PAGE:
LW carried out the qPCR assays, data processing, comparative analyses of the 16S and 18S rRNA gene amplicon sequencing data and data interpretation, participated in the biomolecular extractions and wrote the manuscript. AHB, AH, CL, Cd, and PW were involved in data analysis and interpretation. AHB contributed toward biomolecular extractions and writing the manuscript. AH participated in the design of the study and in the sample and data collection. EM, SN, and CL participated in data analysis and critical revision of the manuscript. LH and AA participated in the data processing of the 18S rRNA gene amplicon sequencing data and provided important advice. LB and JB participated in the sample collection and processing. Cd and PW conceived and coordinated the study and participated in its design and in writing the manuscript. All authors read and approved the final manuscript.
The present work was partially funded by the Integrated BioBank of Luxembourg. Additional support was provided by an ATTRACT program grant (ATTRACT/A09/03), a CORE programme grant (CORE/15/BM/10404093) and a European Union Joint Programme in Neurodegenerative Disease research grant (INTER/JPND/12/01) to PW as well as Aide à la Formation Recherche grants to LW (AFR PHD-2013-5824125), CL (AFR PHD/4964712), and SN (AFR PHD-2014-1/7934898), a CORE junior to EM (C15/SR/10404839) all funded by the Luxembourg National Research Fund (FNR). The continuation of the study has been ensured with the generous financial support of the Fondation André et Henriette Losch. AA was funded by a grant from the Swedish Research Council VR (grant 2011-5689). The funding bodies had no impact on the design of the study, data collection, analysis, interpretation of data, nor in writing the manuscript.
Conflict of Interest Statement
The authors declare that the research was conducted in the absence of any commercial or financial relationships that could be construed as a potential conflict of interest.
In silico analyses presented in this paper were carried out using the HPC facilities of University of Luxembourg (Varrette et al., 2014). We are deeply grateful for all the parents and infants that have and will participate in the study. We also thank the dedicated clinical staff for participant recruitment, neonatologists of the Clinique pédiatrique and gynecologists, especially Isabelle Cimino and Roxane Batutu and all others involved in sample and data collection at the CHL as well as for sample storage at the IBBL. Patrick May, Enrico Glaab, Jean-Pierre Trezzi, and Anne Kaysen from the Luxembourg Centre for Systems Biomedicine, are thanked for regular and valuable discussions. Abdul Sheik (LCSB) is thanked for additional editing of the manuscript. Wouter Coppieters, Latifa Karim, and Benoît Hennuy from CART-GIGA are thanked for their work and discussion on the sequencing. Furthermore, we are thankful for the assistance of Patricia Martins Conde, Sandy Collignon, and Laura A. Lebrun (LCSB) with fecal sample extractions and the efforts of Lola Kourouma on metadata entry and cross-checking of the medical data as well as Falk Hildebrand for being readily helpful with questions regarding the LotuS software.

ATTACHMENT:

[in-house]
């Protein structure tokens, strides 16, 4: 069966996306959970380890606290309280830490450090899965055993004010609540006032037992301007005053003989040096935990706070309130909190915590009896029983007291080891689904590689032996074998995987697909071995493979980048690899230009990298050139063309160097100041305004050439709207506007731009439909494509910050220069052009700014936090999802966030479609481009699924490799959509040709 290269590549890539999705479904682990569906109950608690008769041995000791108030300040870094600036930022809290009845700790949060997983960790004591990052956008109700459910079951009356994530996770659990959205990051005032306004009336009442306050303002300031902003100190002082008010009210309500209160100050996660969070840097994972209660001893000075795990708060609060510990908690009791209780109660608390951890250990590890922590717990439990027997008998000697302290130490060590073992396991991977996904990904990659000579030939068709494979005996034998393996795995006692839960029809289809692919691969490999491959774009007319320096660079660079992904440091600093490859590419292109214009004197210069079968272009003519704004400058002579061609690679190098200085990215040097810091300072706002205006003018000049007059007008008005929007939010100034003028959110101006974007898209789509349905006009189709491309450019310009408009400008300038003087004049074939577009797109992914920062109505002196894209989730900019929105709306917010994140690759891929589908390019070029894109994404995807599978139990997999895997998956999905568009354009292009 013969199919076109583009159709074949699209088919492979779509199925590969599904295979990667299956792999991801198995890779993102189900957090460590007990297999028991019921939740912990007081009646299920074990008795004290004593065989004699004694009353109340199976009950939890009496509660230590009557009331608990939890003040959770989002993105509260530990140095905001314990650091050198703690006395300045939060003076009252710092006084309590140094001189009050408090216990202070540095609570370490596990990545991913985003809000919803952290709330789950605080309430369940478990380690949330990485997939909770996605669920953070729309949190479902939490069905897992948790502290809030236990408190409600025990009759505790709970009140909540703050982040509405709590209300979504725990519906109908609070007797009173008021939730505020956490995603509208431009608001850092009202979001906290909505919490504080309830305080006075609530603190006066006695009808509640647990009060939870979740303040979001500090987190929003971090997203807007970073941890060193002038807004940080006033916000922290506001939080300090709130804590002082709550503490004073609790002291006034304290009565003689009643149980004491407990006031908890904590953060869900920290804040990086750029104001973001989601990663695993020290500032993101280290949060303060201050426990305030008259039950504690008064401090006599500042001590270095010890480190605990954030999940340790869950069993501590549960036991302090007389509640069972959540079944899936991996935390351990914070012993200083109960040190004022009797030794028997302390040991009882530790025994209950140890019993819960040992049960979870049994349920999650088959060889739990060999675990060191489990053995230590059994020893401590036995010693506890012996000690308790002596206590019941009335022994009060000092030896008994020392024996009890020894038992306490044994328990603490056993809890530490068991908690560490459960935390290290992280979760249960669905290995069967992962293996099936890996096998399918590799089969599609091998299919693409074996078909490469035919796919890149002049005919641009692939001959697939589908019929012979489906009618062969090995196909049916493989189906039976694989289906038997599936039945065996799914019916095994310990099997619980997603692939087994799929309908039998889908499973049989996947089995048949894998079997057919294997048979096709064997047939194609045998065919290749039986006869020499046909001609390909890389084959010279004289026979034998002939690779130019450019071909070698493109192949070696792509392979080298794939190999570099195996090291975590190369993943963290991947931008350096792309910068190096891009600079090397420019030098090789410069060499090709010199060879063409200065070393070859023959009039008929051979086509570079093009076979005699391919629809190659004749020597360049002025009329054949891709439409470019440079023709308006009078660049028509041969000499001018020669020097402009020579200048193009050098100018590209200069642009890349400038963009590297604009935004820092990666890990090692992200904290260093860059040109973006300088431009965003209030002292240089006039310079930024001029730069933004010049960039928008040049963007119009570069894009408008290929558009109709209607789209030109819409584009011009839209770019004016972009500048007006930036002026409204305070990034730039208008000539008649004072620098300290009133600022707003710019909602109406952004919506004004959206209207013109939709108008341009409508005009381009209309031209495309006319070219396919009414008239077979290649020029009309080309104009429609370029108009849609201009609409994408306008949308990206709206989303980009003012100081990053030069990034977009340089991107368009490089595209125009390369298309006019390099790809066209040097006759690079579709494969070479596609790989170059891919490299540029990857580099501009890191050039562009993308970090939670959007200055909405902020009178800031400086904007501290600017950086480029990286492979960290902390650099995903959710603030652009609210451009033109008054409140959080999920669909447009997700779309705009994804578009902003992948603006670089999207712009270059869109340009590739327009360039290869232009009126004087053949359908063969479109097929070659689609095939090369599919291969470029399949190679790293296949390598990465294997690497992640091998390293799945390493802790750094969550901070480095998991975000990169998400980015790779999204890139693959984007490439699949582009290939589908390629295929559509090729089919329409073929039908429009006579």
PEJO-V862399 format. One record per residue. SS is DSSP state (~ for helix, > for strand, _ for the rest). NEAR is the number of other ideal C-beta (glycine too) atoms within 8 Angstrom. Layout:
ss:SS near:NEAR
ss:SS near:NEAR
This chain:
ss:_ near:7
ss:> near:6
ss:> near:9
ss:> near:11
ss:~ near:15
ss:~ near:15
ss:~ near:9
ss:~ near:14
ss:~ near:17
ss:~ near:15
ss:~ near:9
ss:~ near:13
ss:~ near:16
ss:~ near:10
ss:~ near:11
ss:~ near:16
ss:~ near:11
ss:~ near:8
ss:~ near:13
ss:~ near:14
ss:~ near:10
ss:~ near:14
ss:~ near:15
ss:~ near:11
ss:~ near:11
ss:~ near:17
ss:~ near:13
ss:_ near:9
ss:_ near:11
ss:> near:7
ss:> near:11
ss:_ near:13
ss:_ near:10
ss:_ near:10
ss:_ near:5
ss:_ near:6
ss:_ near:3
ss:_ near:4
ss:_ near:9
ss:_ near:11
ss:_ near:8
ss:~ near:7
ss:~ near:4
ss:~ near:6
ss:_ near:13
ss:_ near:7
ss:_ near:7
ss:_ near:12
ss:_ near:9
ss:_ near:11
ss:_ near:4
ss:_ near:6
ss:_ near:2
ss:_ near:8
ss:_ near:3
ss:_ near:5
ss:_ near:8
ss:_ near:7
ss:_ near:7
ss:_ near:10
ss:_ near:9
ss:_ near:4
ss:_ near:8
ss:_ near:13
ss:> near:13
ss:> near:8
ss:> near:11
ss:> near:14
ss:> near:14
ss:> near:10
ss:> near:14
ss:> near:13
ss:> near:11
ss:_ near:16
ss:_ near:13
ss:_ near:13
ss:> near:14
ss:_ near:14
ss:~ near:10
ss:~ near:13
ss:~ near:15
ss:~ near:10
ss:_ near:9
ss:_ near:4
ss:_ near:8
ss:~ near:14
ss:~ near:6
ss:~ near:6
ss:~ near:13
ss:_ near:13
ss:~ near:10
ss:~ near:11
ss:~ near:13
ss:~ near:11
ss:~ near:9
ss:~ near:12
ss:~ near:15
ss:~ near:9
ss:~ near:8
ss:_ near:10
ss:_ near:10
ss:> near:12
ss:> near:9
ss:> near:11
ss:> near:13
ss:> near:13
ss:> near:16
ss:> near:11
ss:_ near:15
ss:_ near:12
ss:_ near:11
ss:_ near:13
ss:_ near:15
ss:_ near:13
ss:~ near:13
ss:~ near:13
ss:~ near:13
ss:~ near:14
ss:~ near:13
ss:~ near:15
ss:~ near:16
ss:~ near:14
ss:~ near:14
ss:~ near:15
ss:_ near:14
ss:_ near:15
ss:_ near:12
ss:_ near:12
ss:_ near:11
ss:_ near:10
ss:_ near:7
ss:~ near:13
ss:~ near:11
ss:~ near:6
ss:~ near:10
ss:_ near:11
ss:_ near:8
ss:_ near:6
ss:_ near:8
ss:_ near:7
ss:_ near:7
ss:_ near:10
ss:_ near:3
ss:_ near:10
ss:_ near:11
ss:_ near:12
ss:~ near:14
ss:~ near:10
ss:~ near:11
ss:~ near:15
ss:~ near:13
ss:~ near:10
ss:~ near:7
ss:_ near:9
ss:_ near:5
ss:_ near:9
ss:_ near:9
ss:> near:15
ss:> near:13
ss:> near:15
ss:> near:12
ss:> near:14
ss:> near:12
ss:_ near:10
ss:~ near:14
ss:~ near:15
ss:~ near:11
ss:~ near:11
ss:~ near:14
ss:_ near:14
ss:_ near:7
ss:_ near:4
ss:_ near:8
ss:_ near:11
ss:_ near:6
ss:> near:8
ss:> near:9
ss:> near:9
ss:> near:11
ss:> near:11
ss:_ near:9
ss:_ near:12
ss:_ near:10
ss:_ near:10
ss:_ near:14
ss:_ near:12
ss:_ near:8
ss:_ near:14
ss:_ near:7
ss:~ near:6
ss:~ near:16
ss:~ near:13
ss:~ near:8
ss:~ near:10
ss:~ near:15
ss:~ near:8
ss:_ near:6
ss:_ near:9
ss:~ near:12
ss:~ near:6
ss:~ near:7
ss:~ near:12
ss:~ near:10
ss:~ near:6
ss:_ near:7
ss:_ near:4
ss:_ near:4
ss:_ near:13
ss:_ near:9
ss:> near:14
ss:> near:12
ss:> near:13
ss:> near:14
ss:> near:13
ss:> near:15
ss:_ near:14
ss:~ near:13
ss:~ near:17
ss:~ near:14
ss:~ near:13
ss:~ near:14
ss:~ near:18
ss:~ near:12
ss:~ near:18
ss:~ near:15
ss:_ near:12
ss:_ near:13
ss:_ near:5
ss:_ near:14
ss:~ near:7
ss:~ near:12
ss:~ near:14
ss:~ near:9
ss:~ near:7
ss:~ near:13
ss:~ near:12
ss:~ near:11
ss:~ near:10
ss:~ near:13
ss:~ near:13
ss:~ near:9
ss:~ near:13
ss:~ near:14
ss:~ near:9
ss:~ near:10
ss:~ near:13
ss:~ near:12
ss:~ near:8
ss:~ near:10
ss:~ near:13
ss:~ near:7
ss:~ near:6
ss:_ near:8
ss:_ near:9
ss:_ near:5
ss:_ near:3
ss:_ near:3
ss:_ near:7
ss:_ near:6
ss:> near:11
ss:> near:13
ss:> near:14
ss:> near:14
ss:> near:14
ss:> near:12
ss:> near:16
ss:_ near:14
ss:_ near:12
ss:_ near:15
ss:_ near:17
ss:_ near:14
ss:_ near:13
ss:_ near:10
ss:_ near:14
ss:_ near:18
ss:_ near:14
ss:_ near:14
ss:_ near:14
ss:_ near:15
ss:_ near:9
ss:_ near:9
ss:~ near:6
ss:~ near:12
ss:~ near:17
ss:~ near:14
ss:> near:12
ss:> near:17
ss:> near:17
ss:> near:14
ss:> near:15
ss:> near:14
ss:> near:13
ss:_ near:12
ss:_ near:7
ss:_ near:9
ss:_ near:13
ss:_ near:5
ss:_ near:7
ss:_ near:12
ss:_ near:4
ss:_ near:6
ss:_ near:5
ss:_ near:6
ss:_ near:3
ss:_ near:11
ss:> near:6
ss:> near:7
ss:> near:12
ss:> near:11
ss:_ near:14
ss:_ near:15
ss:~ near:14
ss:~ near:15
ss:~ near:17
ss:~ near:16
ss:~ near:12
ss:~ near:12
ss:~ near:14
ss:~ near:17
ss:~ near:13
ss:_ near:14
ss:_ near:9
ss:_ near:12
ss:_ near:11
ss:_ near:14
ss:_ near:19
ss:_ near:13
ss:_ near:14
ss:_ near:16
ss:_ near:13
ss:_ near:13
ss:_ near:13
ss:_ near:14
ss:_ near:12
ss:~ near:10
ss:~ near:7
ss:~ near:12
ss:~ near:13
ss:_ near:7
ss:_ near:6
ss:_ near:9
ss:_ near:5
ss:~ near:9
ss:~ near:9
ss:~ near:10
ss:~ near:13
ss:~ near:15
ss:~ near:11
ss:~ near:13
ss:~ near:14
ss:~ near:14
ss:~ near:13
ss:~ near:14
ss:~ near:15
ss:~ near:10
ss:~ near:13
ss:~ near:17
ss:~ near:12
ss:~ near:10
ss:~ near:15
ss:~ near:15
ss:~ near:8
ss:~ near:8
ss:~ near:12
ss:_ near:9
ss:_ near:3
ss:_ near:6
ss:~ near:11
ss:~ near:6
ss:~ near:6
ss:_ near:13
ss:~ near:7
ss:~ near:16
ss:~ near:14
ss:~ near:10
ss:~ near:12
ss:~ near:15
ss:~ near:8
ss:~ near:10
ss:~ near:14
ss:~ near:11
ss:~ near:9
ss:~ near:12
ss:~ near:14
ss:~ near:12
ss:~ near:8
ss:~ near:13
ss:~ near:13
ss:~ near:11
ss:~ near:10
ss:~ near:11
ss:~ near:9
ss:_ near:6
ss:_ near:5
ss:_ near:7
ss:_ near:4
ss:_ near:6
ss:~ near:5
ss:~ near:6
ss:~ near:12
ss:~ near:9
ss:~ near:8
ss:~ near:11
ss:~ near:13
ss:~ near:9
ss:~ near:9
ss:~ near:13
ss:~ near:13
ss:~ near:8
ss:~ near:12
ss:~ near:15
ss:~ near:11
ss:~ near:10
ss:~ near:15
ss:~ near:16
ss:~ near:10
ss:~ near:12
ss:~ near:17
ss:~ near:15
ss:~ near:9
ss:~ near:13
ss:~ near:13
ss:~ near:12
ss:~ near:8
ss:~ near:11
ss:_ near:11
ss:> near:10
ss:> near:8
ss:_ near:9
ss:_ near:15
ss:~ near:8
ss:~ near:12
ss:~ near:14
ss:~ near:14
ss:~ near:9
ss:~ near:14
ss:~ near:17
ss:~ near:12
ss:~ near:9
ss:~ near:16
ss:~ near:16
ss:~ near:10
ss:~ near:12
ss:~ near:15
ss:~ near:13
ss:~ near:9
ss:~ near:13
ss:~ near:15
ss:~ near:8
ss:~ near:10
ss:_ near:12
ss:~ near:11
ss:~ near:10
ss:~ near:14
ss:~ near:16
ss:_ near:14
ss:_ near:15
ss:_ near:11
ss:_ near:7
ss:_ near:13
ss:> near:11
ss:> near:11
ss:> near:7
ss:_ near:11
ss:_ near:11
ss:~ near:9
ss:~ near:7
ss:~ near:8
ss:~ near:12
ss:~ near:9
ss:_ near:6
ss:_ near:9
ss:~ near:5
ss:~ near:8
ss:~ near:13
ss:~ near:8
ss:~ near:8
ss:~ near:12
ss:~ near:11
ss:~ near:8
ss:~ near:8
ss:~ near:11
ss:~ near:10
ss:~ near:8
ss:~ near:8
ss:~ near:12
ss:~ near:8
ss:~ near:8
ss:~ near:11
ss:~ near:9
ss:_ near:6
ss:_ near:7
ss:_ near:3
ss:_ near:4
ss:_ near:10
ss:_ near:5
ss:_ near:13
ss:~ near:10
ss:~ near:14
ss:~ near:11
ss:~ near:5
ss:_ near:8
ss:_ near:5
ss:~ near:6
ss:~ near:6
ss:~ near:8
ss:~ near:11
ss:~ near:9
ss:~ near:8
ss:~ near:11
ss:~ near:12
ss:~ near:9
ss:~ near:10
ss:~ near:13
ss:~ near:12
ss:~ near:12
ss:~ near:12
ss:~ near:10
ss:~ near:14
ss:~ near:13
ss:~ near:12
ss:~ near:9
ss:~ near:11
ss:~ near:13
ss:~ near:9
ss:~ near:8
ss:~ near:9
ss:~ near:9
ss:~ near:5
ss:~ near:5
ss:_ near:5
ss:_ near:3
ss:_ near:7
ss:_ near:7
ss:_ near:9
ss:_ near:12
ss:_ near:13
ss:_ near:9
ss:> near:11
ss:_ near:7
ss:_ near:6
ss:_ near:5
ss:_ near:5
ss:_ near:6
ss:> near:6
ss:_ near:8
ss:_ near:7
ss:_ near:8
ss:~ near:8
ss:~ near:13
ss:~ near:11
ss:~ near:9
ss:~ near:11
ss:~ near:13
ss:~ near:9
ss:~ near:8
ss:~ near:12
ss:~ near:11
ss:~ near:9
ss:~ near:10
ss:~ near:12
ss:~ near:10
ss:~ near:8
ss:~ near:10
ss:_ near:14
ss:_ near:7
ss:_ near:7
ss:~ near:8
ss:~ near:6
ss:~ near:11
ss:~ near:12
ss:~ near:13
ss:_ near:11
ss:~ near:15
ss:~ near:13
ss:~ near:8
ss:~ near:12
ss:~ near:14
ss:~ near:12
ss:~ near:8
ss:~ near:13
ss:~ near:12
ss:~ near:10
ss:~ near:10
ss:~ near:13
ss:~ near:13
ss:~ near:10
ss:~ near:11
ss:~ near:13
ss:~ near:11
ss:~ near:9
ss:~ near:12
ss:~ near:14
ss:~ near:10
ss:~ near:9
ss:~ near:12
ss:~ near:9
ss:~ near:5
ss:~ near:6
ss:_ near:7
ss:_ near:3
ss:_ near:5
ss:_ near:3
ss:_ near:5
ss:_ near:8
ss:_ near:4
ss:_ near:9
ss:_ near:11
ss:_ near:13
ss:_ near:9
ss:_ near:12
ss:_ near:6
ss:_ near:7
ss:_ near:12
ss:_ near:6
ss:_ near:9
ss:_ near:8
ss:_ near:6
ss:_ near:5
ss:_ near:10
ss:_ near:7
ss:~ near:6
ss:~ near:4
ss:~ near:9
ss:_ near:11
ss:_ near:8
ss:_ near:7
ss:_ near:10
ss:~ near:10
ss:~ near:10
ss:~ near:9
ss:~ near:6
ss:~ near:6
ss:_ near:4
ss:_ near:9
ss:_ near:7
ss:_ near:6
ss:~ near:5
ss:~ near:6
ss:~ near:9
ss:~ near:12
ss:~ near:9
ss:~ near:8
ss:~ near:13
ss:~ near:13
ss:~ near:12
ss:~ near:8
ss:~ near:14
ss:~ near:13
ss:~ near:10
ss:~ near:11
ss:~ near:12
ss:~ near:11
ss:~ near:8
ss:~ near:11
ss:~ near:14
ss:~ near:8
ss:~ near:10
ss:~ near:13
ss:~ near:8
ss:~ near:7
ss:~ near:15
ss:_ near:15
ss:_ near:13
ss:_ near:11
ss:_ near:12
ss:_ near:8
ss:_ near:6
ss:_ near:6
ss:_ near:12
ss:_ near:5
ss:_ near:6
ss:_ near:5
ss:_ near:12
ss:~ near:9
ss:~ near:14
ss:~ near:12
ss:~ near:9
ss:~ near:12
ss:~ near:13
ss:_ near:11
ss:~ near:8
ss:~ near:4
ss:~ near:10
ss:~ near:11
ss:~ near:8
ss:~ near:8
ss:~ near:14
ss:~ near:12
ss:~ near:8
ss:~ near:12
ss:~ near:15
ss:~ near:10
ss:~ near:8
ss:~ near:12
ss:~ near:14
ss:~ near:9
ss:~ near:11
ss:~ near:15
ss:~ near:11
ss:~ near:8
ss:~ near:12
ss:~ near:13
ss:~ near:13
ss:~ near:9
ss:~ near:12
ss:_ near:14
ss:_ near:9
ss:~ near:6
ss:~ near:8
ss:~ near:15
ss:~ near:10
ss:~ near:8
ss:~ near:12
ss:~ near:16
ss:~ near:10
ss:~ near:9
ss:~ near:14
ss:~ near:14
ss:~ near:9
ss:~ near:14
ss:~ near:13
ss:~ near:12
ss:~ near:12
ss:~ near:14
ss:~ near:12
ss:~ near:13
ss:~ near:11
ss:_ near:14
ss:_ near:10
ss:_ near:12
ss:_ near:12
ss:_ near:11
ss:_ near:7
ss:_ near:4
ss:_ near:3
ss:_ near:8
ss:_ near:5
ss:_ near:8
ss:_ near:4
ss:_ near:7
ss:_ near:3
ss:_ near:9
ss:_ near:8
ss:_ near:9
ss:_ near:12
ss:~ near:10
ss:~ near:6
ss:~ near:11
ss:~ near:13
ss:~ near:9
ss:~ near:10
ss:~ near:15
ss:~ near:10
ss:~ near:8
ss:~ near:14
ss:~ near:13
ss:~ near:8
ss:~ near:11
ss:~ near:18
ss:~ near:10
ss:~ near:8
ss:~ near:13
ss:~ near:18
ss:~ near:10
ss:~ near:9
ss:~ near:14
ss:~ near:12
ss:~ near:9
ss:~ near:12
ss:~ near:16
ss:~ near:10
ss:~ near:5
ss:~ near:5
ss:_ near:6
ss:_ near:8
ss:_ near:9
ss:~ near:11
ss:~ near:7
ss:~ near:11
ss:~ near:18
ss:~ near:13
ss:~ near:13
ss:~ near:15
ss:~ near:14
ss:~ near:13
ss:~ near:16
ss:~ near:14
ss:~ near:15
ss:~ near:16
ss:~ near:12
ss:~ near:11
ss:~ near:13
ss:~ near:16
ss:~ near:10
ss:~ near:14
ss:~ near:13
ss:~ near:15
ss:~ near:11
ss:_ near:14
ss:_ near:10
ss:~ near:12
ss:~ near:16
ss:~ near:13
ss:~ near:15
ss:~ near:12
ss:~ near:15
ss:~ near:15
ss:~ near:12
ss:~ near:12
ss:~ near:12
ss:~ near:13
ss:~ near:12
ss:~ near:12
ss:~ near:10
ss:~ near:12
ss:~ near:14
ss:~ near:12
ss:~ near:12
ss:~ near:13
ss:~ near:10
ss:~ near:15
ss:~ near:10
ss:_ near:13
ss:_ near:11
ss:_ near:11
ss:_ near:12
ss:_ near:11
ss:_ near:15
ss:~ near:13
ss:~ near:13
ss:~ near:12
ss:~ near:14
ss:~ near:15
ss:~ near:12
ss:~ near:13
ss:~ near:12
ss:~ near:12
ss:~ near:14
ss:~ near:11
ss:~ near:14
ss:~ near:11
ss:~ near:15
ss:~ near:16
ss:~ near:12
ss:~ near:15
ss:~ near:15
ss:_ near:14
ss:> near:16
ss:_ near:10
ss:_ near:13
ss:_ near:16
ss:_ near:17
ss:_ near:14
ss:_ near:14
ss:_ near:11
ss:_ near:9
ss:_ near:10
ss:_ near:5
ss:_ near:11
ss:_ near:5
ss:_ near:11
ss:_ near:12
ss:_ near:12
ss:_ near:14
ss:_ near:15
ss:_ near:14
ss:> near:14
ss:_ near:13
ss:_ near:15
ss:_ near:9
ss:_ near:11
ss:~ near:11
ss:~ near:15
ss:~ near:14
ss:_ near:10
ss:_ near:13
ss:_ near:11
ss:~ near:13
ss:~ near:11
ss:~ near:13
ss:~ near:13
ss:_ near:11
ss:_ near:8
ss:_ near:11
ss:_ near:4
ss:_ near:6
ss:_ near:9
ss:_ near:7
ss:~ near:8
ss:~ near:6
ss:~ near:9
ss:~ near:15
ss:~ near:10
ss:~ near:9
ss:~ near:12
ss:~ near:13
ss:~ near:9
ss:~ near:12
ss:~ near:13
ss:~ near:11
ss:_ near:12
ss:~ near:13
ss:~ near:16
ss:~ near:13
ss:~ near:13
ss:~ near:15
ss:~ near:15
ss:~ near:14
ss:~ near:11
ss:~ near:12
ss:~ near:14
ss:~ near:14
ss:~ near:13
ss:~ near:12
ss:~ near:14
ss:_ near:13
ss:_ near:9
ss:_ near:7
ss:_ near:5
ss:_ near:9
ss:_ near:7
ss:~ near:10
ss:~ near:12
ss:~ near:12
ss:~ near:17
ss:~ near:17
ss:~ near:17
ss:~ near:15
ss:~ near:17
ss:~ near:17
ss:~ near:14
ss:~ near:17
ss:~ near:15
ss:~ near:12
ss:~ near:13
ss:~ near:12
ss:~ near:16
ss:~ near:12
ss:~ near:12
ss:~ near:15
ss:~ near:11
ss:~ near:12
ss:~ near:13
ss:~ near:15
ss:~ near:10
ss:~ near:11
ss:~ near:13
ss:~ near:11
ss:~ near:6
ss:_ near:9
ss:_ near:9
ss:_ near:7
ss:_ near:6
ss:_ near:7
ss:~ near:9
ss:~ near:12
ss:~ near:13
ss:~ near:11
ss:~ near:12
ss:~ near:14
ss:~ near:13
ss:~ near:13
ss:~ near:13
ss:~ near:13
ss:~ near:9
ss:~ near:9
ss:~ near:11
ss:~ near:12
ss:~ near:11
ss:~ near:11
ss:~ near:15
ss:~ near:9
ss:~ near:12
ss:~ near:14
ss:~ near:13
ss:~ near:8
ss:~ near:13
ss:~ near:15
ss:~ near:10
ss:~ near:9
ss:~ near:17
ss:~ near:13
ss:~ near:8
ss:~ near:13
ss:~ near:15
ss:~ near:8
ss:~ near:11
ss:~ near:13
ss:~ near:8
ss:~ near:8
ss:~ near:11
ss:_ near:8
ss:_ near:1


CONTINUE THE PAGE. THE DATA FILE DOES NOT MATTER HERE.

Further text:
The Supplementary Material for this article can be found online at: https://www.frontiersin.org/article/10.3389/fmicb.2017.00738/full#supplementary-material
Figure S1. Impact of maternal antibiotic intake prior to birth on the yield of prokaryotic DNA from neonatal stool samples.
Figure S2. Analysis of 16S rRNA gene amplicon data from a DNA dilution series.
Figure S3. Quality of the archaeal sequencing reads.
Figure S4. Microbial richness during colonization and succession of the infant GIT.
Figure S5. Spearman correlations between samples from each time point compared to the individual most mature microbial community profiles represented by samples collected at the final time point per infant.
Figure S6. Differences between delivery modes in relation to relative abundances of Bacteroidetes and Bacteroides spp.
Figure S7. Relative abundances of Bacteroidetes in children born at different gestational ages.
Table S1. Milk feeding regime of the infants prior to the different sample collection time points.
Table S2. Results of Wilcoxon rank sum test comparing the yields measured for the prokaryotic and fungal DNA at different collection time points.
Table S3. Results of Wilcoxon rank sum tests for prokaryotic diversity, evenness, richness, and dissimilarity indices at different collection time points.
Table S4. Results of Wilcoxon rank sum tests for microeukaryotic diversity, evenness, richness, and dissimilarity indices at different collection time points.
Supplementary File 1. Figures S1–S7 and Tables S1–S4.
Supplementary File 2. Number of reads obtained from the 16S rRNA gene amplicon sequencing data at OTU level and in all samples.
Supplementary File 3. Number of reads obtained from the 18S rRNA gene amplicon sequencing data at OTU level and in all samples.
Supplementary File 4. Sequencing reads obtained from the 16S rRNA gene amplicon sequencing data at OTU level in meconium samples.
Supplementary File 5. Sequencing reads obtained from the 18S rRNA gene amplicon sequencing data at OTU level in meconium samples.
Supplementary File 6. List of OTUs with significantly different relative abundances between Clusters I and II.
Supplementary File 7. List of OTUs with significantly different relative abundances between Clusters III and IV.
Supplementary File 8. List of OTUs resulting from the differential analysis (DESeq2) that were significantly differentially abundant across all collection time points and comparing VD and CSD infants.